On the he first day I took two pills at once I had never had so much fun running off blueprints of
convenience stores. I occasionally experienced the intense adrenaline rush usually reserved for
peeks over hundred foot cliffs or falling in love. Because I didn't see any sharp drop-offs I figured
I must be in love. I chose someone different to love quicker than I could turn the pages Barely
Within three weeks I had met with the Pastor of my parent's church­I needed to discuss a matter
of great importance. I'm not sure exactly why I needed to talk to him so desperately, but I recall it
had something to do with my elementary school being on the other side of a busy street. This
was what I thought at the time to be the first manifestation of Wellbutrin's side effect described in
the packaging insert as "new emotional problems."
After a month of insomnia, lack of sleep had over-ridden any benefit I was receiving. So I was
to combat this unpleasant side effect. It worked great. About twenty minutes after taking 5-10
mg's, my ears would ring. Then it was 10 hours later. A therapeutic dose (one to combat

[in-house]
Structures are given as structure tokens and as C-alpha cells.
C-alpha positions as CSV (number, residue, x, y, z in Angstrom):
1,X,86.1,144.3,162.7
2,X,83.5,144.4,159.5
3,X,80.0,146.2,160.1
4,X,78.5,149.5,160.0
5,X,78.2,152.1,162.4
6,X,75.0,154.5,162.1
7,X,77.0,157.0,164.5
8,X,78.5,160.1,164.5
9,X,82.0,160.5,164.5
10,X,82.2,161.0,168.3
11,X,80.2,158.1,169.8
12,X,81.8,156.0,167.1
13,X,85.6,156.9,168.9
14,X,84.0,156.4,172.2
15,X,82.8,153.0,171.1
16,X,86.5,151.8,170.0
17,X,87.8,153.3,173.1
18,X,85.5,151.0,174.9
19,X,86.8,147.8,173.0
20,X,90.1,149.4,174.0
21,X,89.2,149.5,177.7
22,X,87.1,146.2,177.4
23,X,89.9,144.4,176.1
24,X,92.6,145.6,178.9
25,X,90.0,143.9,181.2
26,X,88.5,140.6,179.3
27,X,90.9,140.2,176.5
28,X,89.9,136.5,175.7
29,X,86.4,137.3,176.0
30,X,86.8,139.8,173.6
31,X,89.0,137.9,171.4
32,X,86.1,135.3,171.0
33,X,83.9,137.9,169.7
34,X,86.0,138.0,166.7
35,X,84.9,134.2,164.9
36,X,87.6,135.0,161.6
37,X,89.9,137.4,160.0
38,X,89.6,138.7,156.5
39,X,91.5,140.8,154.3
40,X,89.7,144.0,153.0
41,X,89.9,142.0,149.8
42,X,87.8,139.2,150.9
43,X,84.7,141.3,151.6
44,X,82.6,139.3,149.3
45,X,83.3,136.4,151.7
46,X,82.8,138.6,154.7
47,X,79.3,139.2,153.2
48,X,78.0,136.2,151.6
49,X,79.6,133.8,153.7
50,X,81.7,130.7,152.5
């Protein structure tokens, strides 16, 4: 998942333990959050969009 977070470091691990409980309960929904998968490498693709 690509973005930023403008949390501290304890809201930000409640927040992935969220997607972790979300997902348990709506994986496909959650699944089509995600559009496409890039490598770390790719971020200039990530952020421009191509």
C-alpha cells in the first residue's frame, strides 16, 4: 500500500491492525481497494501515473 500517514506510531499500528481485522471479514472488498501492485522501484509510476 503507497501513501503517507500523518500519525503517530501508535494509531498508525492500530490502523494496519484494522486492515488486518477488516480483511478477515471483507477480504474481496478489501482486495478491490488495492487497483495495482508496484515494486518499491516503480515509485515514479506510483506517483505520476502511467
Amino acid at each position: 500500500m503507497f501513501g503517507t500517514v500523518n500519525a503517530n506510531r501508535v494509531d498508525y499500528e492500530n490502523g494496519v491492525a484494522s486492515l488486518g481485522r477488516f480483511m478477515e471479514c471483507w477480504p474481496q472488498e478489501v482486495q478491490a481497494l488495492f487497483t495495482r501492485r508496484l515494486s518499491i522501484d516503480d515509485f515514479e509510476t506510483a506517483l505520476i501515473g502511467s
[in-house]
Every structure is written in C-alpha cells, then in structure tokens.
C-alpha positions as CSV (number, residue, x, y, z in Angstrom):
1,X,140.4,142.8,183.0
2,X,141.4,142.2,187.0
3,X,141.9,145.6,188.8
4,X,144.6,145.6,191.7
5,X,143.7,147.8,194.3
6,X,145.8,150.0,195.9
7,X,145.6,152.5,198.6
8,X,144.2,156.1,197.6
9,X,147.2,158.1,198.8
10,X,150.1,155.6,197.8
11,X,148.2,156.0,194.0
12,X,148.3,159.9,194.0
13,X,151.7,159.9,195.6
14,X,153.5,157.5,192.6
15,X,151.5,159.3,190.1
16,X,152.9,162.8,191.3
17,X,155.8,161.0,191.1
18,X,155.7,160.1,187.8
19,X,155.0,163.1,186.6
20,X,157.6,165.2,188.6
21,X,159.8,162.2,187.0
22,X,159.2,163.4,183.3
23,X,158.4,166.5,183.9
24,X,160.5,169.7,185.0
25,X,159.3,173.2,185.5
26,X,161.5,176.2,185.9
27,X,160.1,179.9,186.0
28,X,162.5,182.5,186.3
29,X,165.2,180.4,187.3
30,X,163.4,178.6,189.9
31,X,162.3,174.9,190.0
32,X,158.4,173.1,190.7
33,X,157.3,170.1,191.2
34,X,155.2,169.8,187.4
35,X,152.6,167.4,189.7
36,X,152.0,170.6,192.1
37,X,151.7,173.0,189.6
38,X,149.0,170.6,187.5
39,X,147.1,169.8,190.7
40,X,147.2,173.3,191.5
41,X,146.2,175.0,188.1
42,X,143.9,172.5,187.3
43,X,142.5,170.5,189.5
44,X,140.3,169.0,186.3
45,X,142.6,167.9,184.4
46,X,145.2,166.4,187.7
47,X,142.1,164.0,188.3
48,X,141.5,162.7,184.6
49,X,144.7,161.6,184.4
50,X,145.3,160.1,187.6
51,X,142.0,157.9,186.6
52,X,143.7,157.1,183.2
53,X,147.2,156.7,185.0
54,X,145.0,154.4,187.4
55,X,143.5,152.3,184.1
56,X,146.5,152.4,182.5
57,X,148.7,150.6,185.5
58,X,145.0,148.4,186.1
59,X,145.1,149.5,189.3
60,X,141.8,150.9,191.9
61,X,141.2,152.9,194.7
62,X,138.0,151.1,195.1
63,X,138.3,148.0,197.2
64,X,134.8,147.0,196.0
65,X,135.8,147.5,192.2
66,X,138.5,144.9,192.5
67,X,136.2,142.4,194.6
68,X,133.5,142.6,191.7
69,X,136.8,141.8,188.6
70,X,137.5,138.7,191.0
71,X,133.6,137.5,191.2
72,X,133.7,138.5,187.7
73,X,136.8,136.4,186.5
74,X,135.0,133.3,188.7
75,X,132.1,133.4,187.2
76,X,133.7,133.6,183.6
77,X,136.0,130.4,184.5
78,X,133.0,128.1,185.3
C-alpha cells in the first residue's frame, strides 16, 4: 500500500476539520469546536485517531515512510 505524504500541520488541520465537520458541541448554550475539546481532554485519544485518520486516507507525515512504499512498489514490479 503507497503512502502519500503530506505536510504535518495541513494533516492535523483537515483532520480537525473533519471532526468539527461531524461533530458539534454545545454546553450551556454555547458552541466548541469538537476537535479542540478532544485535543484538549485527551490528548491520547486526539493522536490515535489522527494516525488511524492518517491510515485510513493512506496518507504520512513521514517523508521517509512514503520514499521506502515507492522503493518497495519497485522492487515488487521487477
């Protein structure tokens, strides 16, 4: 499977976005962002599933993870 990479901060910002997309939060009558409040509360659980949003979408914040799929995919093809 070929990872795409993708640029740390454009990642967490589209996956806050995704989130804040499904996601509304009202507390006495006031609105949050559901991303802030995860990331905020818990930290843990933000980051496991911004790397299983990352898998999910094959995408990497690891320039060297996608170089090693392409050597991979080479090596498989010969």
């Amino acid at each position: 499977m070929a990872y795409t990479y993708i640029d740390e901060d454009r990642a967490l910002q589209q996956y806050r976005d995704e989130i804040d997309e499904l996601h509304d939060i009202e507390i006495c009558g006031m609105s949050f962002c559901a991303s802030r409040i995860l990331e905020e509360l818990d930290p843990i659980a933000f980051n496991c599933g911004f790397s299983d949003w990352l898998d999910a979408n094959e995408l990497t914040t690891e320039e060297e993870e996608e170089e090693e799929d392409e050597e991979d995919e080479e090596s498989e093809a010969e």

depression) is 50 mg, but it's side effects (sleepiness being the most common) manifest
themselves with much smaller doses such as I was taking. About a week later my nose began to
bleed without the aid of a finger. I first attributed this to the ammonia fumes from the blueprint
machine. Then I realized I hadn't taken a poo in about a week. There was a Godzilla-like
dehydration factor thrown in to my accumulating pile of side dishes. No amount of water or fiber
supplements helped. After a few days of fleet enemas to aid my rectum in performing its God-
given duties, I called it quits. The Wellbutrin had aggravated my tremor so much I couldn't carry a
cup filled two-thirds full without spilling--even with both hands. It was time to move on.
I liked the fact that I had been on a lesser known drug. It made me feel my sickness was special. I